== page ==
LATEST ADDITIONS

Darryl Wilkinson  |  Sep 06, 2017  |  0 comments
Fibaro is using CEDIA 2017 to introduce to the US market a smart power adapter called Wall Plug, a device then company says is “the smallest intelligent power adapter with standard & USB plugs” incorporating Z-Wave Plus. Wall Plug is an unusual smart outlet switch that includes a standard, controllable AC outlet along with a built-in USB charging port and can monitor power levels and energy usage. It’s compatible with most smart home hubs and systems that are Z-Wave-enabled.

Fibaro refers to the Wall Plug as “an intelligent outlet adapter” because...

Mark Fleischmann  |  Sep 06, 2017  |  4 comments
HDR improves picture quality but also makes content more tempting to steal. Writes a Fox studio executive in Multichannel News: “Fox’s experience is that the moment a high-quality pirate source becomes available, it immediately becomes much more popular than lower-quality sources such as theater camcorders or ‘ordinary’ HD sources, and is therefore a bigger threat to our legitimate business.”
Mark Fleischmann  |  Sep 06, 2017  |  1 comments
The Federal Trade Commission may reconsider its rules on how TV screen size must be specified in ads. It is now seeking comment on whether to ax the Picture Tube Rule—or in its full bureaucratic splendor, the Deceptive Advertising as to Sizes of Viewable Pictures Shown by Television Receiving Sets Rule. It dates back to 1966, the heart of the direct-view TV era, and requires screen sizes to be quoted by viewable area unless clearly and conspicuously stated otherwise.
Darryl Wilkinson  |  Sep 06, 2017  |  1 comments
I’m cheap—in large part because I don’t have very much money. So to save a bit of cash, I’m shacking up with several other journalists (who are also, coincidentally, cheap—for the very same reason) at a swanky vacation home rental in La Jolla that we got a super-sweet deal on for the duration of CEDIA 2017. It’s almost embarrassingly nice—certainly too nice for the likes of the crowd I run with.
Rob Sabin, Steve Guttenberg  |  Sep 05, 2017  |  0 comments
S&V Editor Rob Sabin and Contributing Tech Editor Steve Guttenberg take a close look at the Outlaw Audio RR2160 Stereo Receiver (0:58), discuss the results of the 2017 Value Electronics TV Shootout (7:20), review the Blu-ray for Gore Verbinski's 2016 horror movie A Cure for Wellness, and share impressions from Steve's visit to Jimi Hendrix's Electric Lady Studios (13:50).

SV Staff  |  Sep 05, 2017  |  0 comments
In advance of our official show coverage, we’ve culled through dozens of press announcements to bring you a sneak peek at a handful of products that will be introduced in San Diego at CEDIA 2017.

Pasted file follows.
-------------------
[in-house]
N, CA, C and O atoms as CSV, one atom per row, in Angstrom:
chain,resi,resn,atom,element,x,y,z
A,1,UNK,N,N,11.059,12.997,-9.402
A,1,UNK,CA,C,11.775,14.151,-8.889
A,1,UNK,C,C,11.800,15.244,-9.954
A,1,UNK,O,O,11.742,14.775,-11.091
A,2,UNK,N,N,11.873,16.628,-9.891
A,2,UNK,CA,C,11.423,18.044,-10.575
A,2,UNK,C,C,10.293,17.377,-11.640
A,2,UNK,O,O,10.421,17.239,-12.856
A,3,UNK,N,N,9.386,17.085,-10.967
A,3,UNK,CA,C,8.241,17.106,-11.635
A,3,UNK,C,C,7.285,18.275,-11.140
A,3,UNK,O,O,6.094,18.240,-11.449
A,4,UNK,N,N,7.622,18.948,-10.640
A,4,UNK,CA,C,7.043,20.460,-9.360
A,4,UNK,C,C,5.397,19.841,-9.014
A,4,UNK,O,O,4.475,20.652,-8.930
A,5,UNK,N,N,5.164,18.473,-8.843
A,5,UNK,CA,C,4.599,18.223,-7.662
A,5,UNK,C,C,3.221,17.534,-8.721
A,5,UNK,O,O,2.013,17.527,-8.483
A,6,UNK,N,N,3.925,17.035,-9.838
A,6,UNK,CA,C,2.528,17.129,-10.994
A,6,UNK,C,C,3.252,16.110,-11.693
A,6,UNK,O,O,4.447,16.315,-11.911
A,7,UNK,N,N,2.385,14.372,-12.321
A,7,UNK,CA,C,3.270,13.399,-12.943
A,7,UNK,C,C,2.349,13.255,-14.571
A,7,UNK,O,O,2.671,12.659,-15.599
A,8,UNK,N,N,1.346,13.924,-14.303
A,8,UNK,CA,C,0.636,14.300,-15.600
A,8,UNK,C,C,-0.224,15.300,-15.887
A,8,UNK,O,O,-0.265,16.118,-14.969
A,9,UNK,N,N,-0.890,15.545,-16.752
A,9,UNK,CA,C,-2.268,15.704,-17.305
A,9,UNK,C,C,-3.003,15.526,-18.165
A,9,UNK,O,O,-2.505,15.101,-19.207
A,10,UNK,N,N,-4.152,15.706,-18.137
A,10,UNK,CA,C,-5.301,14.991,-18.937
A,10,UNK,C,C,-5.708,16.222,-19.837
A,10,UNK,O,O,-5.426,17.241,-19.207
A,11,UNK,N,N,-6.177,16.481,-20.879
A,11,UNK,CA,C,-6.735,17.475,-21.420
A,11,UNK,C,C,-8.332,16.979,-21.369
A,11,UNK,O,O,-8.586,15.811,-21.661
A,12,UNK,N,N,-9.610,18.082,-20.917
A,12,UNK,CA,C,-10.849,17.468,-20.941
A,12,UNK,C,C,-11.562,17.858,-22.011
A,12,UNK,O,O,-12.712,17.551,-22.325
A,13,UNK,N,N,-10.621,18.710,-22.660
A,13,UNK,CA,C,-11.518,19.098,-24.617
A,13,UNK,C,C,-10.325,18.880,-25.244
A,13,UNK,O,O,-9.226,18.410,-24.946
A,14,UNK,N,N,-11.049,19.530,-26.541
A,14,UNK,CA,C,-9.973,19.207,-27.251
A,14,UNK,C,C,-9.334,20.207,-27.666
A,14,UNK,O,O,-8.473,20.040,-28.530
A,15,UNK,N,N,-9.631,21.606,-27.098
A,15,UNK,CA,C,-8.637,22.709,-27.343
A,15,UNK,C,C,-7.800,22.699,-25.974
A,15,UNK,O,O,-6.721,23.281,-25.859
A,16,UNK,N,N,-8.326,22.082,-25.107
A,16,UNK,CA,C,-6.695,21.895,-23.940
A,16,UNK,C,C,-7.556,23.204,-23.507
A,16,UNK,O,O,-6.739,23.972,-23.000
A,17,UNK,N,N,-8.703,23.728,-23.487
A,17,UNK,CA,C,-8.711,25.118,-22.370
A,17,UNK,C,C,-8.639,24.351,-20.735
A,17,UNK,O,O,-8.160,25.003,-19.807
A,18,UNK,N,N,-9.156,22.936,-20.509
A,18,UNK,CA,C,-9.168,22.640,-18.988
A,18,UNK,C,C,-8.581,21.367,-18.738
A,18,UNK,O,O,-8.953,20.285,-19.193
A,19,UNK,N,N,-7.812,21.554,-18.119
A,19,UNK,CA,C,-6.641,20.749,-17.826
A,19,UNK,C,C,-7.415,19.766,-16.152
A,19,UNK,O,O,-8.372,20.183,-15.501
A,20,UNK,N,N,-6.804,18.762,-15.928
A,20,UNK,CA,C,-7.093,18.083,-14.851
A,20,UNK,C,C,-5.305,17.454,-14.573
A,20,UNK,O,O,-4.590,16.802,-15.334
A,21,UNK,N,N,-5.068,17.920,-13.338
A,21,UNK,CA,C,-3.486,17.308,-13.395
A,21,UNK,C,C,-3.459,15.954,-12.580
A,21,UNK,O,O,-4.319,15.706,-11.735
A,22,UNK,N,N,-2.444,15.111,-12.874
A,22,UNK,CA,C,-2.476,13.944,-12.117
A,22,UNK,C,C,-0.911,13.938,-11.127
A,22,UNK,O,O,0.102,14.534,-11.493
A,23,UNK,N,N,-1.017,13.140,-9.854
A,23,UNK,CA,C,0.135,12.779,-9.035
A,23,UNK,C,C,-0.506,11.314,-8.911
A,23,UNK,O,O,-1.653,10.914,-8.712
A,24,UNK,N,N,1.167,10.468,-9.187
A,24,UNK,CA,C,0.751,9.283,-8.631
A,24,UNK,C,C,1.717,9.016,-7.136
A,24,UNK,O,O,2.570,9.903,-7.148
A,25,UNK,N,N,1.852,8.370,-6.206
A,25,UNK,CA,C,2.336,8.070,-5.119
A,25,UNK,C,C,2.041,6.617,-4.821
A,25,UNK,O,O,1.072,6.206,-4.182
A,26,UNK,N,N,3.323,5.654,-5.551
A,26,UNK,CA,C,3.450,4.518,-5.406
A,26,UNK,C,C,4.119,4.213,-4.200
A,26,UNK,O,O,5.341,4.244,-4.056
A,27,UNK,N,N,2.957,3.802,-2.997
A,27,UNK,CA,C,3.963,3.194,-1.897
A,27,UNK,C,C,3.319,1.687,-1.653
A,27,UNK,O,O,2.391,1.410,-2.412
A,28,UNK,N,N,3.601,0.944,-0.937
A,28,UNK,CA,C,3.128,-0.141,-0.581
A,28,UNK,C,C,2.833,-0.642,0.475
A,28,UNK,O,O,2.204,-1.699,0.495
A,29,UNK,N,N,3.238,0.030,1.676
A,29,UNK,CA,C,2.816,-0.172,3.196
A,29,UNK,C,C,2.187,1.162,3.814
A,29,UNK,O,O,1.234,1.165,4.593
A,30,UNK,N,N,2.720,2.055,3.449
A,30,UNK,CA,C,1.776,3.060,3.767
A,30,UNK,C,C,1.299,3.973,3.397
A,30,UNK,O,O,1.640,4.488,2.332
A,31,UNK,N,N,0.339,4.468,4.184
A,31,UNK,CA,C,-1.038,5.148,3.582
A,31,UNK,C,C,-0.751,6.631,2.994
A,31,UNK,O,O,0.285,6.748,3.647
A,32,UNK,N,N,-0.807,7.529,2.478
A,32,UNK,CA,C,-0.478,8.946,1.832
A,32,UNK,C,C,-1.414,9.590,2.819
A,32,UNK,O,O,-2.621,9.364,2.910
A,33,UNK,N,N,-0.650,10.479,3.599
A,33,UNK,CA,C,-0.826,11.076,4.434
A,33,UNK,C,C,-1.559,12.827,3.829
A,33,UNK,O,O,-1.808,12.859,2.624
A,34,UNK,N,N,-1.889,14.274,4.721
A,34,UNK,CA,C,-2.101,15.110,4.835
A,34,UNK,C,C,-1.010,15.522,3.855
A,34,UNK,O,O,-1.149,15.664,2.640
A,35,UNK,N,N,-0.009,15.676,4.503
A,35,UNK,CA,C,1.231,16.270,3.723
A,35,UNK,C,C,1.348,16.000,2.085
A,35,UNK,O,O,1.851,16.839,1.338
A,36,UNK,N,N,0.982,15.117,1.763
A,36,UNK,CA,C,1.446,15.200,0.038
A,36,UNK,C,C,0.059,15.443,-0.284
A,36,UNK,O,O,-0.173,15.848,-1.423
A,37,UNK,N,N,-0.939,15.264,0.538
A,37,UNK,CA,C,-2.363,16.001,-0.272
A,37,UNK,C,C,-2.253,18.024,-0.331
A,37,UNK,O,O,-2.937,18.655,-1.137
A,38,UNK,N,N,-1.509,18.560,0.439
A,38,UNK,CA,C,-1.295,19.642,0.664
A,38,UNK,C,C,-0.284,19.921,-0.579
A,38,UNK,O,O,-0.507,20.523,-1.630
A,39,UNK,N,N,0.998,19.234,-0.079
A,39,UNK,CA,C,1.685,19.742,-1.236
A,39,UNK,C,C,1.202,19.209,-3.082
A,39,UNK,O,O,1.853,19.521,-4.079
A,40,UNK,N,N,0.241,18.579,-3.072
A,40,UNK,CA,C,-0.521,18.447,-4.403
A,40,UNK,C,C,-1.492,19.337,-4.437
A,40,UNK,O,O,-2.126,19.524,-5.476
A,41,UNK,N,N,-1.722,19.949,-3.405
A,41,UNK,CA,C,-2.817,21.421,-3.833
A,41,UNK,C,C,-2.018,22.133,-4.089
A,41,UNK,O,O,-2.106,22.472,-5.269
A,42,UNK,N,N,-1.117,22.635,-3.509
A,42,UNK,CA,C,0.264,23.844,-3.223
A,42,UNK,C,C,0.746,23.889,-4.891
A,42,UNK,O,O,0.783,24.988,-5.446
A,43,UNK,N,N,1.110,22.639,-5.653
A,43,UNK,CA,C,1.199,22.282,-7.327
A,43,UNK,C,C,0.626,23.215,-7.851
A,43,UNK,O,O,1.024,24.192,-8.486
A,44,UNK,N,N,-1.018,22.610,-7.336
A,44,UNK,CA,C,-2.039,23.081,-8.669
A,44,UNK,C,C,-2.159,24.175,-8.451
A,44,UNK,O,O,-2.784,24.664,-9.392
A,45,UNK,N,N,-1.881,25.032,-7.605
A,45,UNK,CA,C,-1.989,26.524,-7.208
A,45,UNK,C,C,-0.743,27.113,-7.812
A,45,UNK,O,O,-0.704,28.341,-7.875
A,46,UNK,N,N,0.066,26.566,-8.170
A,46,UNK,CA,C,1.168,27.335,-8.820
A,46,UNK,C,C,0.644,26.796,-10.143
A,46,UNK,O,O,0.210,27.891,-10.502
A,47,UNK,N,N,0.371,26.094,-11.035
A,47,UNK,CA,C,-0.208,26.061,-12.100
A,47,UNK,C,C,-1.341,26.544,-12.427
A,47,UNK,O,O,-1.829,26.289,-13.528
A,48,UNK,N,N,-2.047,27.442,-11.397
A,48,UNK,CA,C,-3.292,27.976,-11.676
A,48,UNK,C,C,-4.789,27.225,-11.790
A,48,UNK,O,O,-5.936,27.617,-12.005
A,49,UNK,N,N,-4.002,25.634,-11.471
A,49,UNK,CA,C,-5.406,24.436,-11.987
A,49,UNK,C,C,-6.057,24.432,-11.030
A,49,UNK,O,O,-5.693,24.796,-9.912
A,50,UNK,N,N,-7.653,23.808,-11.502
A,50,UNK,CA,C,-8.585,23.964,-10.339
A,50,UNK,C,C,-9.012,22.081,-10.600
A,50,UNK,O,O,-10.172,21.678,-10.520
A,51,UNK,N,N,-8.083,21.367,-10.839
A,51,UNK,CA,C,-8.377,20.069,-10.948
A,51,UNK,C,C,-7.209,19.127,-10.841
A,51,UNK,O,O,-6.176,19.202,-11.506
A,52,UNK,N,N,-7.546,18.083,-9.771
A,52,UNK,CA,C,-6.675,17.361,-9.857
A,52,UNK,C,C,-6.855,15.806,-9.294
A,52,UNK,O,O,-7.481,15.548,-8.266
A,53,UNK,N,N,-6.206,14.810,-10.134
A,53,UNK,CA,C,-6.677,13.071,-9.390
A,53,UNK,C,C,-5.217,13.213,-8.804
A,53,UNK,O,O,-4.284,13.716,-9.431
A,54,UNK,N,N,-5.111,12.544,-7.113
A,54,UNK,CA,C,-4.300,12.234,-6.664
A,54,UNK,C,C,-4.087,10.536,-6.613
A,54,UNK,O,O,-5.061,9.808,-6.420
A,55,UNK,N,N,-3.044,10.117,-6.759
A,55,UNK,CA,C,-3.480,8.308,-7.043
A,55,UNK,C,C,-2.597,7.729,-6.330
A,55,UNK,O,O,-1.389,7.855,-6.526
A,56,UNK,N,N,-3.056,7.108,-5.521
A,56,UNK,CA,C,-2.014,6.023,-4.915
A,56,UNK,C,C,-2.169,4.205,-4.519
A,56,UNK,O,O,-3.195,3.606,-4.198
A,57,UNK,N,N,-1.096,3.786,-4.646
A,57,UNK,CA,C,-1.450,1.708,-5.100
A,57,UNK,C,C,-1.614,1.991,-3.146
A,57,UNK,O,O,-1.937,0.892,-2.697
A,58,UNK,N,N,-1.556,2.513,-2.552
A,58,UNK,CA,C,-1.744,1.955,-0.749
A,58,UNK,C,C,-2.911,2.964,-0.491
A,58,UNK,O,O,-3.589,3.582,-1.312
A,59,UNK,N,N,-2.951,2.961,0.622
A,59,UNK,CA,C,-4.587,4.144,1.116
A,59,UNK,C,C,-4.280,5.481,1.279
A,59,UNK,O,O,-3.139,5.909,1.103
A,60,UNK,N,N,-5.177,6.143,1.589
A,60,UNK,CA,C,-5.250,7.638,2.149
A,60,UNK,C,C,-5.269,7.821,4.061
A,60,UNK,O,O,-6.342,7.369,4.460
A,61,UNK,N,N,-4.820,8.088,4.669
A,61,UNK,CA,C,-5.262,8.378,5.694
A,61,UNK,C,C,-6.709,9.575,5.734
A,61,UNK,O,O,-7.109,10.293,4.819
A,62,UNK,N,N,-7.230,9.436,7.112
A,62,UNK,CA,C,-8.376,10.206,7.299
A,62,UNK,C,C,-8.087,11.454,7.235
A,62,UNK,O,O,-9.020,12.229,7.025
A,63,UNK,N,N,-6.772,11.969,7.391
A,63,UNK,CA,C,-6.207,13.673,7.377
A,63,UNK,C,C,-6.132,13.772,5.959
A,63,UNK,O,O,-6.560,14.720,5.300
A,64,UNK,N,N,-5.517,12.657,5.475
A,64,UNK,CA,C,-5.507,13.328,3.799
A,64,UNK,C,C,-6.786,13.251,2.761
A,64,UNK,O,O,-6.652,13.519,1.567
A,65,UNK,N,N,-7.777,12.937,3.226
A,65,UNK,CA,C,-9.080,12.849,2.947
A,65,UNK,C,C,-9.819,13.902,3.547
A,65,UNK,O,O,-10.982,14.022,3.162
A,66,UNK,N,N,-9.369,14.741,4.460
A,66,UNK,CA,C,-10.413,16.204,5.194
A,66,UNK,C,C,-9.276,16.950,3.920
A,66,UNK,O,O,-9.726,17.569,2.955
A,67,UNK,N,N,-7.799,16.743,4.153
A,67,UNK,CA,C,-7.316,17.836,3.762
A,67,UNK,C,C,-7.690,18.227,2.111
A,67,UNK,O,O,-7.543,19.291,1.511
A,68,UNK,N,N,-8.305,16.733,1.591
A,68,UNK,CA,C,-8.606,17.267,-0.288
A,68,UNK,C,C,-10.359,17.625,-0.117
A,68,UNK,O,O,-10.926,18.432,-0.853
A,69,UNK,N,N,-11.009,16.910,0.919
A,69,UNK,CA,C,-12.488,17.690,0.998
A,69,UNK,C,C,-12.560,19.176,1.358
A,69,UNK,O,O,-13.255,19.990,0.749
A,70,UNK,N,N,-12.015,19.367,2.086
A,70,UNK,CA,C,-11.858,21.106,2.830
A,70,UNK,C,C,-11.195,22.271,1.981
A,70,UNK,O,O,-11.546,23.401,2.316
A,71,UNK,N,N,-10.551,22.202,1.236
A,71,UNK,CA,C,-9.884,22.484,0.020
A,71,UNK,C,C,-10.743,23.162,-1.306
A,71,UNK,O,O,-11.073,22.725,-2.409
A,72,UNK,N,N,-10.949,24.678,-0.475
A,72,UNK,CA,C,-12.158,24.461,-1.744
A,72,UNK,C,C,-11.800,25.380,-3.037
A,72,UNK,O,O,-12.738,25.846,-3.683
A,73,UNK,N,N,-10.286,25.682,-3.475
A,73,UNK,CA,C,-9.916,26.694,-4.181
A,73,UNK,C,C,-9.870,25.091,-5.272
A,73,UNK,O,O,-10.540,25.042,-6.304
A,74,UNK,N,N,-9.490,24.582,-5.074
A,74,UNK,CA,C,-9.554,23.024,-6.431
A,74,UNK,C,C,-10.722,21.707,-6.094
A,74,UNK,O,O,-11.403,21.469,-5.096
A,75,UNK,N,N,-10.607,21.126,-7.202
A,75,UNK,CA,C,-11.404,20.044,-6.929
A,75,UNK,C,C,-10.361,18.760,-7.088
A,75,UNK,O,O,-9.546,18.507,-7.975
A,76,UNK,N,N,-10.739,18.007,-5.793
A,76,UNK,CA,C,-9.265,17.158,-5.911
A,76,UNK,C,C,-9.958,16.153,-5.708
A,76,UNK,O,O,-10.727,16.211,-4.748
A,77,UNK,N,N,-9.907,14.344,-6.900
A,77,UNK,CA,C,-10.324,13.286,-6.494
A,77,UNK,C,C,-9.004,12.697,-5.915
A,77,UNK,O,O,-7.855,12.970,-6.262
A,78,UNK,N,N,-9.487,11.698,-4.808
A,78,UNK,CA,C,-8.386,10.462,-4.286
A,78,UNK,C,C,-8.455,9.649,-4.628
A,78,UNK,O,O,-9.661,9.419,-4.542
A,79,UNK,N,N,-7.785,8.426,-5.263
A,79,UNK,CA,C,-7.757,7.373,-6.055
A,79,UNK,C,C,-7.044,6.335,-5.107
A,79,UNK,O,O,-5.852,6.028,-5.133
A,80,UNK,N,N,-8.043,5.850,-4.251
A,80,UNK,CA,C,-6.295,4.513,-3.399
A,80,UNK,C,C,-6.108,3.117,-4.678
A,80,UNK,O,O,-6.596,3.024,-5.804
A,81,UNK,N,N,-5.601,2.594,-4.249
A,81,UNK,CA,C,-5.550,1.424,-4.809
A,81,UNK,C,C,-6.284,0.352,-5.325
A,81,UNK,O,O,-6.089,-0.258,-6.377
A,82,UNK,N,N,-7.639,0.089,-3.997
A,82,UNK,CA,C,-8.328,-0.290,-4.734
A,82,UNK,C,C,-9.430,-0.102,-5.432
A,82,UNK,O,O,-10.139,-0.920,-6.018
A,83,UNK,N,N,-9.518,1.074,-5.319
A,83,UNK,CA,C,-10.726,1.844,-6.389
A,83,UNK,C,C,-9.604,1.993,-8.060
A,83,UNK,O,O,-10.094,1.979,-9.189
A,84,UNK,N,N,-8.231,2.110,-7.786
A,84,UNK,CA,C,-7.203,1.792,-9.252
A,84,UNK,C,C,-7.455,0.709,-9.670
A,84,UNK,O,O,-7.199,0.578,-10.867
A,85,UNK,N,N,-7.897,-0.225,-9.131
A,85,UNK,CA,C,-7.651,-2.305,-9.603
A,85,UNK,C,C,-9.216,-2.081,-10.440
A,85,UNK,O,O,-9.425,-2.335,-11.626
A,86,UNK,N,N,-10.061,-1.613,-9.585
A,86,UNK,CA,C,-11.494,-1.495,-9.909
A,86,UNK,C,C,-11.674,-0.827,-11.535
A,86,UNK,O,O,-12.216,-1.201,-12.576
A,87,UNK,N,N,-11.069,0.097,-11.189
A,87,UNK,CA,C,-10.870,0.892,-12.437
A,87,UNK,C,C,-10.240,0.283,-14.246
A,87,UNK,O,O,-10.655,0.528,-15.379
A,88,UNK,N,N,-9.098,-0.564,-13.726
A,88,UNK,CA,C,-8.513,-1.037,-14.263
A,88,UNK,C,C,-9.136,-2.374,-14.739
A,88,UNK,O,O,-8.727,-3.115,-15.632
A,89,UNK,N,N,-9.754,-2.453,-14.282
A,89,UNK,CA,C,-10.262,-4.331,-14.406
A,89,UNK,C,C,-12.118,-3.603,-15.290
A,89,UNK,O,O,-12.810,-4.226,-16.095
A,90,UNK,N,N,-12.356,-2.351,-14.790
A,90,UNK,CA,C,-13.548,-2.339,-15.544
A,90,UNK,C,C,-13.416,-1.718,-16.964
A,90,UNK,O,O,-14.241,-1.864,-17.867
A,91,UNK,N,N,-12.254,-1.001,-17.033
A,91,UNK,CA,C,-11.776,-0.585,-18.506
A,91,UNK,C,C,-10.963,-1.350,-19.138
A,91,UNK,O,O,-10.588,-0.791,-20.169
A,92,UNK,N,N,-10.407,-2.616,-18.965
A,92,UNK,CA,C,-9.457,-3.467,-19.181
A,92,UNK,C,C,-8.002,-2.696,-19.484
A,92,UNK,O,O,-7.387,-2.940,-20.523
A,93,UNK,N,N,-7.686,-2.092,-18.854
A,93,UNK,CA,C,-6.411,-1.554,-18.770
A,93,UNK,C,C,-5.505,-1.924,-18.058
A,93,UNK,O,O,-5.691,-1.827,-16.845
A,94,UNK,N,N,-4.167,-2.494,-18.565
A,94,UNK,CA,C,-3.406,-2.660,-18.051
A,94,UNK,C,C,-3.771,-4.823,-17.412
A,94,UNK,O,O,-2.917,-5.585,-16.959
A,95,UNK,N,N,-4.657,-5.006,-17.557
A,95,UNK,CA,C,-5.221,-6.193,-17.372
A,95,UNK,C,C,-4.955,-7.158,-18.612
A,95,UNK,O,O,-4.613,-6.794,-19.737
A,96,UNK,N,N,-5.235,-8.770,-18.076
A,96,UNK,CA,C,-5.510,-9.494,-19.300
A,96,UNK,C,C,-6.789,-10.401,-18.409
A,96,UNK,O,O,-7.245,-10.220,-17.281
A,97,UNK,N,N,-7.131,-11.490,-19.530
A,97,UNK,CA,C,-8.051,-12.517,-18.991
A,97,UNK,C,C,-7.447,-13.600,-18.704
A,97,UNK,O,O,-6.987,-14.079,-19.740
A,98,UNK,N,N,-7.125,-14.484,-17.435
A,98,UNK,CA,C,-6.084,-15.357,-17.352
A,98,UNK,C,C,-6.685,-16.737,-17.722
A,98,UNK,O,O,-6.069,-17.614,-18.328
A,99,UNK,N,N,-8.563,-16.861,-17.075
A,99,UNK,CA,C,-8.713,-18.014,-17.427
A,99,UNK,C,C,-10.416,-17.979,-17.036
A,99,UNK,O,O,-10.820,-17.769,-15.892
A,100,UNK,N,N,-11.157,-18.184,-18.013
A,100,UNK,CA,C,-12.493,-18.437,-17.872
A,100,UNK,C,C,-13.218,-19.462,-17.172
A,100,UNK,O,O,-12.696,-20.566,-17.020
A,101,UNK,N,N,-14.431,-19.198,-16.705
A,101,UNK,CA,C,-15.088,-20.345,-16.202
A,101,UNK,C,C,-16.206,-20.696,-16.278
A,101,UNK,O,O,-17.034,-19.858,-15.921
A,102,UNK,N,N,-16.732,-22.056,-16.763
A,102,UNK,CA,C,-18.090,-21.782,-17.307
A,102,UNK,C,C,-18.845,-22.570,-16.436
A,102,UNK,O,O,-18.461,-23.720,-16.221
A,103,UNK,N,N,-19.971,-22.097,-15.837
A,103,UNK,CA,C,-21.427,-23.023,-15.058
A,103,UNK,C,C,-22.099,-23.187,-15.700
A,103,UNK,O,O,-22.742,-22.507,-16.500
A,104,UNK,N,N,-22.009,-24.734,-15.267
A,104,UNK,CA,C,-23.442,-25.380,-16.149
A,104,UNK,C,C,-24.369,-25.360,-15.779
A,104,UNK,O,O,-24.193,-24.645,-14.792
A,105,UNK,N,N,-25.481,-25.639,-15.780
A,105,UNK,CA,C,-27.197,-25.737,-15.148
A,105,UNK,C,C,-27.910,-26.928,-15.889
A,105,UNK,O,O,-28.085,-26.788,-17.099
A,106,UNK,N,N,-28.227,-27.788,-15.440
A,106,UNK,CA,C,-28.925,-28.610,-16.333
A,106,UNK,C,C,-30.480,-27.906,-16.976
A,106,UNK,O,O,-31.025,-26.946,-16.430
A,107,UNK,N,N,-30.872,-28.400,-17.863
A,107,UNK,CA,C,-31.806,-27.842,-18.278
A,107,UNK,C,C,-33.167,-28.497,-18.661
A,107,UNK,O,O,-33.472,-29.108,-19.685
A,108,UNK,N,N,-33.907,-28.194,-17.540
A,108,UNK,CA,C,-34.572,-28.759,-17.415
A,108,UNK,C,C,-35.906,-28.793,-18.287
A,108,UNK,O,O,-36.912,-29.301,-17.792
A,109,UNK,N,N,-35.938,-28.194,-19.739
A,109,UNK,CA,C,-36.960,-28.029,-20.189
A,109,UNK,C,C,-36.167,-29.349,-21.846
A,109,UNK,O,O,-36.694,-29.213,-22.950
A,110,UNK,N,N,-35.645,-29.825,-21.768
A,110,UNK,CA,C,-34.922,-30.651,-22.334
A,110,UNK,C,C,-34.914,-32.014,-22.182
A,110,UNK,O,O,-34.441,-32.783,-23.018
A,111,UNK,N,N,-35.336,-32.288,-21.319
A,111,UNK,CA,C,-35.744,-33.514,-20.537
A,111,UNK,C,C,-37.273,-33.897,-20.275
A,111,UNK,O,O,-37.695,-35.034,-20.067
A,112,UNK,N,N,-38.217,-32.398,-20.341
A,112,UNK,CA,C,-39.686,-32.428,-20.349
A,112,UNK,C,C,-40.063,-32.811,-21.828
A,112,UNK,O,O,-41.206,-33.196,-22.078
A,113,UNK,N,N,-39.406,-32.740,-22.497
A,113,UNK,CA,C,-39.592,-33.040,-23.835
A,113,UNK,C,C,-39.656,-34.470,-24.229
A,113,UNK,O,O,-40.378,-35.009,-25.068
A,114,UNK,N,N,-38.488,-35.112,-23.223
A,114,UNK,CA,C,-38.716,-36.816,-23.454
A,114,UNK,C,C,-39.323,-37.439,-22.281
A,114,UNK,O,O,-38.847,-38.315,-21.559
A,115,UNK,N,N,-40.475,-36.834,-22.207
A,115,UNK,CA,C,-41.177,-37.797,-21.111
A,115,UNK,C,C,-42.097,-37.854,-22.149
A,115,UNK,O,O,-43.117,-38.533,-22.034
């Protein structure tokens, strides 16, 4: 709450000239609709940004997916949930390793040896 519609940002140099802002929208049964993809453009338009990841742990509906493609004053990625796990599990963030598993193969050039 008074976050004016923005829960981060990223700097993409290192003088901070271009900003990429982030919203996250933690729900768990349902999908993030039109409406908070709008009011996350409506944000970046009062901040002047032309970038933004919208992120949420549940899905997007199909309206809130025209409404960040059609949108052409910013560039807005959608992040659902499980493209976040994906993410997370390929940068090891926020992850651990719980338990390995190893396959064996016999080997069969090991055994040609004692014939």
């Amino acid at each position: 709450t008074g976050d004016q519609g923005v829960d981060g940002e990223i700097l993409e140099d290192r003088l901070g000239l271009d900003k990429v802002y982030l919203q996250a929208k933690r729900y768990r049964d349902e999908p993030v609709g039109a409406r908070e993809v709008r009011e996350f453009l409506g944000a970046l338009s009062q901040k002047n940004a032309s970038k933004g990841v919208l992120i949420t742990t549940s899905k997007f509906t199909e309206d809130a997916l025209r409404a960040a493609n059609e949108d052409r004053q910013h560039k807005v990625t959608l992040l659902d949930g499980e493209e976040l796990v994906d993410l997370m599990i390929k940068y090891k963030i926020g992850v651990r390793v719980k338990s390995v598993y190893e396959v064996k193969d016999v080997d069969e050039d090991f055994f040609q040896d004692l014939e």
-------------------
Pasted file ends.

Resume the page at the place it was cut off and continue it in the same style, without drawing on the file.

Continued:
SV Staff  |  Sep 05, 2017  |  0 comments
The Yamaha YAS-207 ($299) is the first soundbar with DTS Virtual:X, which simulates a 7.1.4 configuration with height effects but without using height speakers. It sounded better than we’d expected. Look for our review in an upcoming issue...
Ken C. Pohlmann  |  Sep 05, 2017  |  1 comments
With relatively unrestricted size, weight, and budget, and given enough time to tinker, it's not that hard to build a good-sounding loudspeaker. But when size, weight and budget are tremendously restricted, good sound becomes incredibly difficult to achieve, if not impossible. Now, Dolby is taking on that challenge.

Darryl Wilkinson  |  Sep 04, 2017  |  0 comments
The “only show dedicated 100% to residential technology,” CEDIA 2017 is expected to draw more than 18,000 home technology professional attendees and over 500 exhibitors to the San Diego Convention Center, September 5 through 9. As you might expect, Sound & Vision will be there, too, with plenty of eyes and ears on the show floor posting blogs about the newest and most noteworthy products and technologies demonstrated there—whether it’s something you’ll see in your home (like a new projection screen) or something you won’t (like a new home automation controller). Here’s a quick glimpse at some of the things that we’re waiting to see—and tell you about over the coming days.
SV Staff  |  Sep 01, 2017  |  0 comments
MQA announced yesterday at the IFA consumer electronics show in Berlin that LG’s new V30 will be the first smartphone to support high-resolution Master Quality Authenticated (MQA) audio encoding when it becomes available in the coming weeks and that the technology has been integrated into Sony’s latest Walkman music players.

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